I continue to be surprised at the hostility of car drivers…they seem angry and inpatient with cyclists. Why? I always try to be friendly, but no matter.

        By the way, thanks 1,000,000 for your blog, it really maakes my life better!

  11. Holly says:

    First: my sympathies on having to endure that sort of comment from a driver. I think we’ve all been there and know exactly how frustrating it can be, especially because there is no opportunity to stop and politely educate the driver when they just speed past you yelling.

    I ride in Manhattan, where they’ve started building bike lanes between the parking lane and the curb. It protects you from the speeding traffic, and even if you do get doored at least you’re knocked onto the sidewalk rather than into road. It does make you a little less visible at intersections, but there are clearly marked merge lanes at intersections that seem to work well in alerting motorists that cyclists about about to appear. It’s a solution to consider when you’re advocating for cycling infrastructure where you are.

    I do envy the scenery on you commute! It’s not nearly so pretty here — except for on the weekends when I head up to Central Park!

  12. Don’t let ’em get you down.
    Great pics!

  13. David says:

    I just got back from a long weekend in California, where I did a fair bit of riding in the east Bay Area and Napa. I was struck by how polite drivers seemed, and I never got honked at once, anywhere. Not to mention how solicitous drivers are of pedestrians!

    I do wonder sometimes about people who say things like what the woman said to you – why so angry? My girlfriend’s approach to people like that is to refer to them, if she must respond (or to just think it, if no response is possible or needed) as ‘honey bunny’ – not sure this would work too well coming from a man, but it seems to be disarming coming from a woman, and it makes the honey bunny-sayer feel better, too :)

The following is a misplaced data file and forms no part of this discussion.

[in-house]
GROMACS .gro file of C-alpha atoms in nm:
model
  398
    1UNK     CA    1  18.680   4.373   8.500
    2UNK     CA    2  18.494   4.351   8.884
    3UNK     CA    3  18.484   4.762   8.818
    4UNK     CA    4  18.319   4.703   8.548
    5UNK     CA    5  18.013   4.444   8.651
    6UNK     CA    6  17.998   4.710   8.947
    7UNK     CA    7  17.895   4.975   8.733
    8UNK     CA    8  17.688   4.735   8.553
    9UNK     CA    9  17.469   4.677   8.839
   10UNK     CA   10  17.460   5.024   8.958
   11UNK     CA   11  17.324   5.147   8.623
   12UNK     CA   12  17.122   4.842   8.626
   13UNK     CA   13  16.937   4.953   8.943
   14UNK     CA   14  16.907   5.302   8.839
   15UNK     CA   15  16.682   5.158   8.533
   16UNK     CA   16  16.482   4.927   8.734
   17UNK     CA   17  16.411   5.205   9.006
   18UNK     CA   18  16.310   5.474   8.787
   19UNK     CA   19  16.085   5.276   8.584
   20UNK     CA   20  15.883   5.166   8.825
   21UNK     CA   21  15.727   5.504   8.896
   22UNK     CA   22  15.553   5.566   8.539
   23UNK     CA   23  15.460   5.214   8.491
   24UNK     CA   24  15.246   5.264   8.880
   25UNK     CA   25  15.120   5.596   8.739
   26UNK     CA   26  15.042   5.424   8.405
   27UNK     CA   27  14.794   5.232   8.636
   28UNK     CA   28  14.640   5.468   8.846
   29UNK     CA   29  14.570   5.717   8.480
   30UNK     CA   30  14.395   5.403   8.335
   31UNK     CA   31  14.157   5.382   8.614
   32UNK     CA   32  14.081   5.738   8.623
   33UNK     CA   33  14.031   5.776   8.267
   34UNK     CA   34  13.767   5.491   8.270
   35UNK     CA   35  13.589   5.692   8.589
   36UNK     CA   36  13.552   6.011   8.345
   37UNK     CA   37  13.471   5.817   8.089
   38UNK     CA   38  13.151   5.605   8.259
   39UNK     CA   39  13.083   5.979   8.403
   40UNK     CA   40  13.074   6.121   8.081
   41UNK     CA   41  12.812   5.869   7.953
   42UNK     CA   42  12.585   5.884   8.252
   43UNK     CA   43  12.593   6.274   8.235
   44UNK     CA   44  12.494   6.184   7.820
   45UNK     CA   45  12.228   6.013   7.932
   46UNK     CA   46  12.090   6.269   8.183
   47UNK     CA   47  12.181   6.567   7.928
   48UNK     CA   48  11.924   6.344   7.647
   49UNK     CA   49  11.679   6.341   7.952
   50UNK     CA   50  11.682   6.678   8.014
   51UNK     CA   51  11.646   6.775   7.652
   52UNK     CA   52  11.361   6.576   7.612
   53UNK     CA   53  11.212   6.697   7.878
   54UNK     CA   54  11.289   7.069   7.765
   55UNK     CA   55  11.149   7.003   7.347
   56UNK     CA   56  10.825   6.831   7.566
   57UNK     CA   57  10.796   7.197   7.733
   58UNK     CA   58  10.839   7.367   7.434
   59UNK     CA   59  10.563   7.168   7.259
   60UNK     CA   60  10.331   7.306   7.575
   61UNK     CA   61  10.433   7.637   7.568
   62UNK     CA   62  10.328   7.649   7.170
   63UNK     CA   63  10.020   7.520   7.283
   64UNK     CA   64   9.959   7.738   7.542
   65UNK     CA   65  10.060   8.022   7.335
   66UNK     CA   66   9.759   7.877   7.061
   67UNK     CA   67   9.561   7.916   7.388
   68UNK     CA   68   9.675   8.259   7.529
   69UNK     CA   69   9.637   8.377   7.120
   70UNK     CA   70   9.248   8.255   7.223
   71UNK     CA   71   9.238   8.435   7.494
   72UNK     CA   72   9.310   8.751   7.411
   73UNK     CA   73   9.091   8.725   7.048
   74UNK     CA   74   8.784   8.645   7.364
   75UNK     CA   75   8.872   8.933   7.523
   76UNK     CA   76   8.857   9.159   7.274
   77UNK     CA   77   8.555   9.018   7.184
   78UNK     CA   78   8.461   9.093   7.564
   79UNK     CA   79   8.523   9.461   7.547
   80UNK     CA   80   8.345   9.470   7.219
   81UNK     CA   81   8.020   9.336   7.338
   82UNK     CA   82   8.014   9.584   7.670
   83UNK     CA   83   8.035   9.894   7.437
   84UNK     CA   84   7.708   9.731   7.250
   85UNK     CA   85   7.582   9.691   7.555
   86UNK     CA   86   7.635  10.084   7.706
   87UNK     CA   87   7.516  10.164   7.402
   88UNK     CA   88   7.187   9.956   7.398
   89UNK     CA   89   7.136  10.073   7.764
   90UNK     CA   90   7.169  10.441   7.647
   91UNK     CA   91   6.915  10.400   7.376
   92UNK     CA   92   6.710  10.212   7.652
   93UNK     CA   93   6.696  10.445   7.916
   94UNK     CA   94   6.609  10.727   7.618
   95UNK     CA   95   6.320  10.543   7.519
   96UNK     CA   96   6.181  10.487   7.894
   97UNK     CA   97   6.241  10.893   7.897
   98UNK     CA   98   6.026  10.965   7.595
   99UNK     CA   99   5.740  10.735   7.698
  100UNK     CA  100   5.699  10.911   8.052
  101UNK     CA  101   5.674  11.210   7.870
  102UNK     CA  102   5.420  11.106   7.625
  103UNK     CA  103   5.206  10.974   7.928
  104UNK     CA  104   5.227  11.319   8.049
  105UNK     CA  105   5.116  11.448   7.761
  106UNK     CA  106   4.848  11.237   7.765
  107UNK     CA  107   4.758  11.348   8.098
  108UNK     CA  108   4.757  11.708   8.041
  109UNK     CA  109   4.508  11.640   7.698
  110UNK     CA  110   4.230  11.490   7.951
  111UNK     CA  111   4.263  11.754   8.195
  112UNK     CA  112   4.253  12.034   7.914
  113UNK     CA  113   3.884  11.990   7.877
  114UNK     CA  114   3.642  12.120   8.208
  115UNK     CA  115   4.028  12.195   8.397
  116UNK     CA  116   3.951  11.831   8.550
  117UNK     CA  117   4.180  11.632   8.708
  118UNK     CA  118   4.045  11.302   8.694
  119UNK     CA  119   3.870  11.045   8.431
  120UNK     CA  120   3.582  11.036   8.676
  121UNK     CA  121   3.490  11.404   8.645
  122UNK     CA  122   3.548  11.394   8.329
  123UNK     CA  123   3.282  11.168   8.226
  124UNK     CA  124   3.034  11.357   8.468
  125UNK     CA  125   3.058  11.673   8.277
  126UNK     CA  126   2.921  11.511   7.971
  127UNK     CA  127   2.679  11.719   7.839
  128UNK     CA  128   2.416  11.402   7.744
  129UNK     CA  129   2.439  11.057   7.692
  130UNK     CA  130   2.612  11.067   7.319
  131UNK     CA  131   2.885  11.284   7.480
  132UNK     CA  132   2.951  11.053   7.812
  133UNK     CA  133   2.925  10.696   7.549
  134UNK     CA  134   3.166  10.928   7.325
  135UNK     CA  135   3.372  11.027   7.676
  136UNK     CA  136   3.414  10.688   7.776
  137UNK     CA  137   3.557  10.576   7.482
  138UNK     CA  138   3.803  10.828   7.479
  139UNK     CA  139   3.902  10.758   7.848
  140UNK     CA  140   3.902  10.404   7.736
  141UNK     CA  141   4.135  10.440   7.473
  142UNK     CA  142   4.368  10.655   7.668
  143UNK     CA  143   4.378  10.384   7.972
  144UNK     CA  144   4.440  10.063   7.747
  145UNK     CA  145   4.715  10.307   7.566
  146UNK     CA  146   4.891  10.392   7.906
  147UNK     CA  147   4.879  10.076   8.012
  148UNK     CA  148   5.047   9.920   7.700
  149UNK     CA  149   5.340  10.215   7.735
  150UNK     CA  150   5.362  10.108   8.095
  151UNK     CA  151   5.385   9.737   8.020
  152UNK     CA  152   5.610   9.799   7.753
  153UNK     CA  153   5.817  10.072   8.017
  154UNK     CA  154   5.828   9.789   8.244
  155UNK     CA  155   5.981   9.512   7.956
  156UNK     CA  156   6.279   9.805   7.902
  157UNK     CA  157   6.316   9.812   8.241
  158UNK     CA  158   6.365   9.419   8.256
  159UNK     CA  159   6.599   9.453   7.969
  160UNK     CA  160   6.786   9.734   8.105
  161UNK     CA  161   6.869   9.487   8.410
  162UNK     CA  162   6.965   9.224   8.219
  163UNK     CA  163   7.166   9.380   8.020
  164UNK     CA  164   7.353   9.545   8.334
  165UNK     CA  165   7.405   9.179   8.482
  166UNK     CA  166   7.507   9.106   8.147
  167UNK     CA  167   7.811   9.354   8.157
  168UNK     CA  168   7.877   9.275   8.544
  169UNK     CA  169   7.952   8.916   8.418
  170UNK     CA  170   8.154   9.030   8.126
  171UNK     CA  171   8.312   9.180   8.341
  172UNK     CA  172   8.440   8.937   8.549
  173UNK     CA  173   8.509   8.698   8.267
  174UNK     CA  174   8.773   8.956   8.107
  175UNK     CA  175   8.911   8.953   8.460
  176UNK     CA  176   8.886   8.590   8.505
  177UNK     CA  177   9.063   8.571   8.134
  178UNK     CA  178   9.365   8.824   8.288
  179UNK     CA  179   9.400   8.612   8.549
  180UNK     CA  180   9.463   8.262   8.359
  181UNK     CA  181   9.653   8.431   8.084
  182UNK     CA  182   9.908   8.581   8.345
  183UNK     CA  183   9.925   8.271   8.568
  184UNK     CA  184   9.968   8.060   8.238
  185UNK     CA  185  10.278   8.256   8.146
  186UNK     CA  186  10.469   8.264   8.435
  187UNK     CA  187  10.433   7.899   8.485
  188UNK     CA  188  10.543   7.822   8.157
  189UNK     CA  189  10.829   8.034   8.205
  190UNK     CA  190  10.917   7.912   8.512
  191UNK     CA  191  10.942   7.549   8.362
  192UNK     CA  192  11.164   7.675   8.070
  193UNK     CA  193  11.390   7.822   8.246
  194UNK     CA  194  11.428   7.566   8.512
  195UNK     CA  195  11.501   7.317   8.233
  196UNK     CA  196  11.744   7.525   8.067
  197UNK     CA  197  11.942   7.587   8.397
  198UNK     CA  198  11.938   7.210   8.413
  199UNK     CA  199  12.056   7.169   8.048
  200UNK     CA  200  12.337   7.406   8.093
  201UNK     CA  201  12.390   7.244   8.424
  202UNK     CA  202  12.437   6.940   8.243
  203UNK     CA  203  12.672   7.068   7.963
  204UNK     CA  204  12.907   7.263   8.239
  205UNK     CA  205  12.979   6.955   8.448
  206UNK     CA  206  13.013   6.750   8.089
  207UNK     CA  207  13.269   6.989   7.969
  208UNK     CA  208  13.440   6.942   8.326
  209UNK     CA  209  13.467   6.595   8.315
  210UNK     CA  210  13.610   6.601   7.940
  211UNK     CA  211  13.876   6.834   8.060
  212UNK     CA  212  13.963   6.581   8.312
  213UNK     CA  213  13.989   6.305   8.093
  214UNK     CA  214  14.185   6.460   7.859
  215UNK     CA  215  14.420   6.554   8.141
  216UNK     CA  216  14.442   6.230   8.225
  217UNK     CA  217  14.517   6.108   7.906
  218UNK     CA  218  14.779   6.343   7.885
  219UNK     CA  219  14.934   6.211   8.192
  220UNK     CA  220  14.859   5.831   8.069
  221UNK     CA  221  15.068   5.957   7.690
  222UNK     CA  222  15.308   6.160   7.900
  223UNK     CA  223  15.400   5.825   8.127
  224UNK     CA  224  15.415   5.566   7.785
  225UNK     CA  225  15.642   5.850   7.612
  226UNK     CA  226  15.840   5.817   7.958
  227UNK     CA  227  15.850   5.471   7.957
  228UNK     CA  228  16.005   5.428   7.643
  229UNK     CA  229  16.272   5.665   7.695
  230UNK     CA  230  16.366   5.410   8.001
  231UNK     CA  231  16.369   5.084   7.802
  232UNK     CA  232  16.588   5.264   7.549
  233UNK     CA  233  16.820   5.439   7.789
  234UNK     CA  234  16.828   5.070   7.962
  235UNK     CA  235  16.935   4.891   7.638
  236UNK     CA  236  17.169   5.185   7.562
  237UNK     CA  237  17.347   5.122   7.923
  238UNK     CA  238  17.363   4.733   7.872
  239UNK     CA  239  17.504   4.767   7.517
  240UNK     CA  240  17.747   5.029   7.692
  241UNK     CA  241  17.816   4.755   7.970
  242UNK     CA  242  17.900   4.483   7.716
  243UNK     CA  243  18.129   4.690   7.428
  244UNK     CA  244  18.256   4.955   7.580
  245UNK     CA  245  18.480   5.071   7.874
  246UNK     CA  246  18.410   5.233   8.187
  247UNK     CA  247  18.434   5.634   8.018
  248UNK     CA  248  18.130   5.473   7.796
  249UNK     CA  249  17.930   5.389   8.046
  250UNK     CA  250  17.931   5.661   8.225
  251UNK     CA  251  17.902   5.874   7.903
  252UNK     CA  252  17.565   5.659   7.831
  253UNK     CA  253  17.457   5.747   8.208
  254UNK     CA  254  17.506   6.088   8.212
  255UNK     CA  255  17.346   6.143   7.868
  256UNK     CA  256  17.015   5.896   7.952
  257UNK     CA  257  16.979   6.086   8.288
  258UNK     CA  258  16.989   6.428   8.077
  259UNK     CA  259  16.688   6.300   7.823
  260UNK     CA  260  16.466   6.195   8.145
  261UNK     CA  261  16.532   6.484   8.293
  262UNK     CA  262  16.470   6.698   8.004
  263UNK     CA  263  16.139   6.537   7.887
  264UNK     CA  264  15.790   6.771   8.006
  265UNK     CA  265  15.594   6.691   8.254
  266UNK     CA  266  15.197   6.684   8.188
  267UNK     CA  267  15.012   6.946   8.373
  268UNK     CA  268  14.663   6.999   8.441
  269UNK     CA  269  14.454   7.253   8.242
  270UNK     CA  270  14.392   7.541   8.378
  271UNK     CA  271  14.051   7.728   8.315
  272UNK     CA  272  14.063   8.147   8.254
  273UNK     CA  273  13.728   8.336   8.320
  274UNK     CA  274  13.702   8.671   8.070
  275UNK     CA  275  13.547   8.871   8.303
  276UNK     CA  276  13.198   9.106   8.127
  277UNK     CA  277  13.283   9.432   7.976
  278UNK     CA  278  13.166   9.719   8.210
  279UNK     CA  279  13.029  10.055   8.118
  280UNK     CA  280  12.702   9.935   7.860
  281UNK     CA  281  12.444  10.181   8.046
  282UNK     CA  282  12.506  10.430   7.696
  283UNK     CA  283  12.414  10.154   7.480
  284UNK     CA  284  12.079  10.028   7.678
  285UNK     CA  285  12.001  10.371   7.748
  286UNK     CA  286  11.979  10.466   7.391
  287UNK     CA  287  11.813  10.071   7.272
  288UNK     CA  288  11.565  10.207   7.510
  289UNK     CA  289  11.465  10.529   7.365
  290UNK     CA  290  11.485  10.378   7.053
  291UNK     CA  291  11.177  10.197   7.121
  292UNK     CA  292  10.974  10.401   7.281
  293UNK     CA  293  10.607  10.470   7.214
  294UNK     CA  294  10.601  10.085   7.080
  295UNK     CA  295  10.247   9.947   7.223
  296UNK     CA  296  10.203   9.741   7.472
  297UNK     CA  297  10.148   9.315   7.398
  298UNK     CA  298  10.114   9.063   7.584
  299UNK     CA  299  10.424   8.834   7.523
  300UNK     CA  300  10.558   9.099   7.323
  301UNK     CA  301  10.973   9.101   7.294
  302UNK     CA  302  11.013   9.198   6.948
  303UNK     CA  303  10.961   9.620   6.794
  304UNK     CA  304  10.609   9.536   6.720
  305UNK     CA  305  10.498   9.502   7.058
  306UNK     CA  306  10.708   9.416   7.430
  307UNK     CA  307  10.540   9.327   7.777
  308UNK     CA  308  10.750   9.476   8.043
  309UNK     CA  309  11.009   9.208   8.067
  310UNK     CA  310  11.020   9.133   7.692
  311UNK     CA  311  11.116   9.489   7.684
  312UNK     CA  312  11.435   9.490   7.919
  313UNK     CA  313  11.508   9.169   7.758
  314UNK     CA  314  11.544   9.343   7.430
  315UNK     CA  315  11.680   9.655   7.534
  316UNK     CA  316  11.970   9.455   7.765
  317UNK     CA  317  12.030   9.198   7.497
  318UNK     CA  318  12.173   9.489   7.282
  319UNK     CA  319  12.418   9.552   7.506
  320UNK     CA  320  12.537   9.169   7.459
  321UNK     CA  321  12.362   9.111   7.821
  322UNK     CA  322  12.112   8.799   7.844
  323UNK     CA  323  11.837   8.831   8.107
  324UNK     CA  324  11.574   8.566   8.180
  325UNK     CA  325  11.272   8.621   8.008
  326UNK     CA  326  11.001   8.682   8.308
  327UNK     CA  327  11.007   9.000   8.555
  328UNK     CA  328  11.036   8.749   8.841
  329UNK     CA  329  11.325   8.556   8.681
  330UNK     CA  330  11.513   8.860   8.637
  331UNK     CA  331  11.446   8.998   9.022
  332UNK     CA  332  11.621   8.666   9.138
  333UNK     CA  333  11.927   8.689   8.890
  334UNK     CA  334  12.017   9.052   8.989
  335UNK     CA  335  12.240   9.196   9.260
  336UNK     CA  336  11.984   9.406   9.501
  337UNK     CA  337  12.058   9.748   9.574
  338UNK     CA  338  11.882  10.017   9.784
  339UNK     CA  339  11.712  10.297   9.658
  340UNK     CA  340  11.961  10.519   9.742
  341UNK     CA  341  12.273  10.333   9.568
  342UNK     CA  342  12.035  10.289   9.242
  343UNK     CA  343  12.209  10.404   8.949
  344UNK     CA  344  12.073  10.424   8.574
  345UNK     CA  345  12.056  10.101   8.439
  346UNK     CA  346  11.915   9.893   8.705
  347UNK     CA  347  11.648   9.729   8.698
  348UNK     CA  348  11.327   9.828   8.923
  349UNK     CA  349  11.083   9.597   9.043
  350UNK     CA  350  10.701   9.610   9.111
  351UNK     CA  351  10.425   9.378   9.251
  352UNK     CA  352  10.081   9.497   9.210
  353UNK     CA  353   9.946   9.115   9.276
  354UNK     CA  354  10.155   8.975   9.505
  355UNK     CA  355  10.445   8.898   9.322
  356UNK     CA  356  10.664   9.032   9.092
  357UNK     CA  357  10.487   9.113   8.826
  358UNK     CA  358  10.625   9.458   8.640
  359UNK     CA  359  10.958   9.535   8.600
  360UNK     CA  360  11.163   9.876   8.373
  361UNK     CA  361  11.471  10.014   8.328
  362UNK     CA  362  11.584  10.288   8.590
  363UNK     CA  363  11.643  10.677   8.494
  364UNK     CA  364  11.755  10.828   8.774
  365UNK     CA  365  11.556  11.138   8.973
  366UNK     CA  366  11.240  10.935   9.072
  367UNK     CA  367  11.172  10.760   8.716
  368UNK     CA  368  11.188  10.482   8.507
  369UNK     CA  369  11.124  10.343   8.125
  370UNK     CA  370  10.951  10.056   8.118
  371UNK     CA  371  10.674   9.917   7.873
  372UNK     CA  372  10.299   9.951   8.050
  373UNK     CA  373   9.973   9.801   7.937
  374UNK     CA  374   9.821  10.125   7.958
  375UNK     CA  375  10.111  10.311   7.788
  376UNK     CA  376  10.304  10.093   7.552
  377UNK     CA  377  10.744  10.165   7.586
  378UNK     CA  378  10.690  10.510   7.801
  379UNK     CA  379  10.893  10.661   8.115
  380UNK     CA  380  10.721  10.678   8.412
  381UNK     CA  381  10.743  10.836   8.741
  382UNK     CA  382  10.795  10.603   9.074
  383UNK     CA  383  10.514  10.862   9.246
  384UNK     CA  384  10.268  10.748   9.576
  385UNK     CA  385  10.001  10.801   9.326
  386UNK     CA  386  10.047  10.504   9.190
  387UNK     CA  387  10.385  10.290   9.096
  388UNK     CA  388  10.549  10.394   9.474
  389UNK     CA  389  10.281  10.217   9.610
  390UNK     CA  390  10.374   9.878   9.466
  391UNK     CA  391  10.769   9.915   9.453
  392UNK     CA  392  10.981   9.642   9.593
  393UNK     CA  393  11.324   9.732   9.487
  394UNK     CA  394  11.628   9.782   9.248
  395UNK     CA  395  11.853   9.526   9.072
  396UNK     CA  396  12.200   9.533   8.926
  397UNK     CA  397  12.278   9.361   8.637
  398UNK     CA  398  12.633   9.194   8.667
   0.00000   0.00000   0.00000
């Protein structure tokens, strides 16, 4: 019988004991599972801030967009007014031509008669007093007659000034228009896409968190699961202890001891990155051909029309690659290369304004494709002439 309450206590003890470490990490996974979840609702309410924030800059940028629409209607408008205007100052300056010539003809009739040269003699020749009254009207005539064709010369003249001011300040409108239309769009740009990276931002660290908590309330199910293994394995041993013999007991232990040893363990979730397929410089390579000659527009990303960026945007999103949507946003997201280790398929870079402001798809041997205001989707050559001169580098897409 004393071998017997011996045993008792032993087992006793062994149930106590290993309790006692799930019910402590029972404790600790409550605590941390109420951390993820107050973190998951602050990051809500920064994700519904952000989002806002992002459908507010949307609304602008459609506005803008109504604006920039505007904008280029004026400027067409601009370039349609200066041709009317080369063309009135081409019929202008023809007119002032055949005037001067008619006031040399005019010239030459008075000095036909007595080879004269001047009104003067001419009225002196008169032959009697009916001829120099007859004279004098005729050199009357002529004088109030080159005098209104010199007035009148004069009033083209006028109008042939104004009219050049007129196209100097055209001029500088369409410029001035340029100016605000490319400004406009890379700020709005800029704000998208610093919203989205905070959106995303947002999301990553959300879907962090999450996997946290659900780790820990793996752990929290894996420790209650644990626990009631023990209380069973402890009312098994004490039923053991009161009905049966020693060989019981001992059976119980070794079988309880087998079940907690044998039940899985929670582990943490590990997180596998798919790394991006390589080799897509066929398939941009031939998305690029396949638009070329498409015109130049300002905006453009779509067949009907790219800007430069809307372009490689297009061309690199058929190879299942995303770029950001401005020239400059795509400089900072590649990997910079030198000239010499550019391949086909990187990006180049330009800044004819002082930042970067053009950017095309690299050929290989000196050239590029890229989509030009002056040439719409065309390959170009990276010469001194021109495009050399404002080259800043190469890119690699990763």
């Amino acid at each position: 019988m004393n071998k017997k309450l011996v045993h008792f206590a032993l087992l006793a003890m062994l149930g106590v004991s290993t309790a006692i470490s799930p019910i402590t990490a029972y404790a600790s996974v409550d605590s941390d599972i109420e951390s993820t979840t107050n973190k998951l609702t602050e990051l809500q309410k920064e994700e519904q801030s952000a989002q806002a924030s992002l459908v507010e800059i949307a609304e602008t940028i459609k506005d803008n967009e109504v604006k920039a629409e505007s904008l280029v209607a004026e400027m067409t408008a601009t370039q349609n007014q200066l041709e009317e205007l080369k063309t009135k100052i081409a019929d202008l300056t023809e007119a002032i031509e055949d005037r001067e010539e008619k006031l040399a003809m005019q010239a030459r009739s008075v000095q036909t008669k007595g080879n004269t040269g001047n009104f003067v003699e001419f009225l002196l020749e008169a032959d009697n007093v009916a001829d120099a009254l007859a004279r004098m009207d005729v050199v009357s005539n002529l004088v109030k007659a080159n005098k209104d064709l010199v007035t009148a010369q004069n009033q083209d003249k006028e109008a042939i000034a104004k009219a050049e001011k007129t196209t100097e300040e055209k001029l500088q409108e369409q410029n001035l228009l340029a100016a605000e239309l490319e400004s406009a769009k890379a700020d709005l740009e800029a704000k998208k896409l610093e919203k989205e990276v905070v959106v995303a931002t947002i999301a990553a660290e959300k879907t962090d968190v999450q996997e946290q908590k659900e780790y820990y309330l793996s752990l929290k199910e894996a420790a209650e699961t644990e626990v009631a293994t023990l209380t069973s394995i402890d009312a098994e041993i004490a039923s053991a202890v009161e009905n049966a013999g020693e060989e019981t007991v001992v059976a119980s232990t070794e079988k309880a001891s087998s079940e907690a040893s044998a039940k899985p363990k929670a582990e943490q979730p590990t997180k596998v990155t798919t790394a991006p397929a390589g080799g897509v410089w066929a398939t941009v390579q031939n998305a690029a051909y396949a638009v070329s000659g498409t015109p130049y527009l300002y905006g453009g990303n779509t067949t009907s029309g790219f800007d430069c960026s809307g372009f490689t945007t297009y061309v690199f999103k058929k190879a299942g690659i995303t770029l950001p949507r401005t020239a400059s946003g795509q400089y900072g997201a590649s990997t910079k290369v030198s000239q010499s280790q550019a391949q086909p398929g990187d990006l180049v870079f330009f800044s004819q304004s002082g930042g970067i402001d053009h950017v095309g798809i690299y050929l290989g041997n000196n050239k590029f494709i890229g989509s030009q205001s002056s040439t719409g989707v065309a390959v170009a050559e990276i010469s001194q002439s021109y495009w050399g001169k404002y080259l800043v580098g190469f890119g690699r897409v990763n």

14. Cherilyn says:

    As you can tell by the number of comments you receive, it’s always a joy to be among your peeps. Enjoy the gorgeous weather!

  15. Emma says:

    I experienced my first bit of vebal abuse from a driver about two weks ago. It wasn’t actually the driver that shouted the abuse but his delightful lady passenger. As the car overtook she shouted “Get off the road you twat” avoiding eye contact with me. How very brave.

    I also had a transit van overtake me on a really busy road, wind down the window and blow a hand-held air horn at me and speed off. Although I was shaken up I was fine, but the actions of that knob-head could have resulted in a horrible accident with the traffic behind me.

    On a lighter note, when I lived in Wales I was out cycling with my mum when we were mooned by a coach full of school kids! Classy!

  16. Karen V says:

    I must admit that less NPR is one of the only down sides of commuting by bike instead of car.

    • Simply Bike says:

      Karen V – maybe you’re opposed to headphone (some cyclists are) but I listen to my NPR from downloaded podcasts on my ride to work still. I don’t have it on that loud, so I can still always hear traffic and the sounds around me, but I LOVE riding to work, taking in the fresh air and sun, and listening to Terry Gross. :)


  17. Dave says:

    I very rarely get any aggression from drivers here, but it does happen every now and then (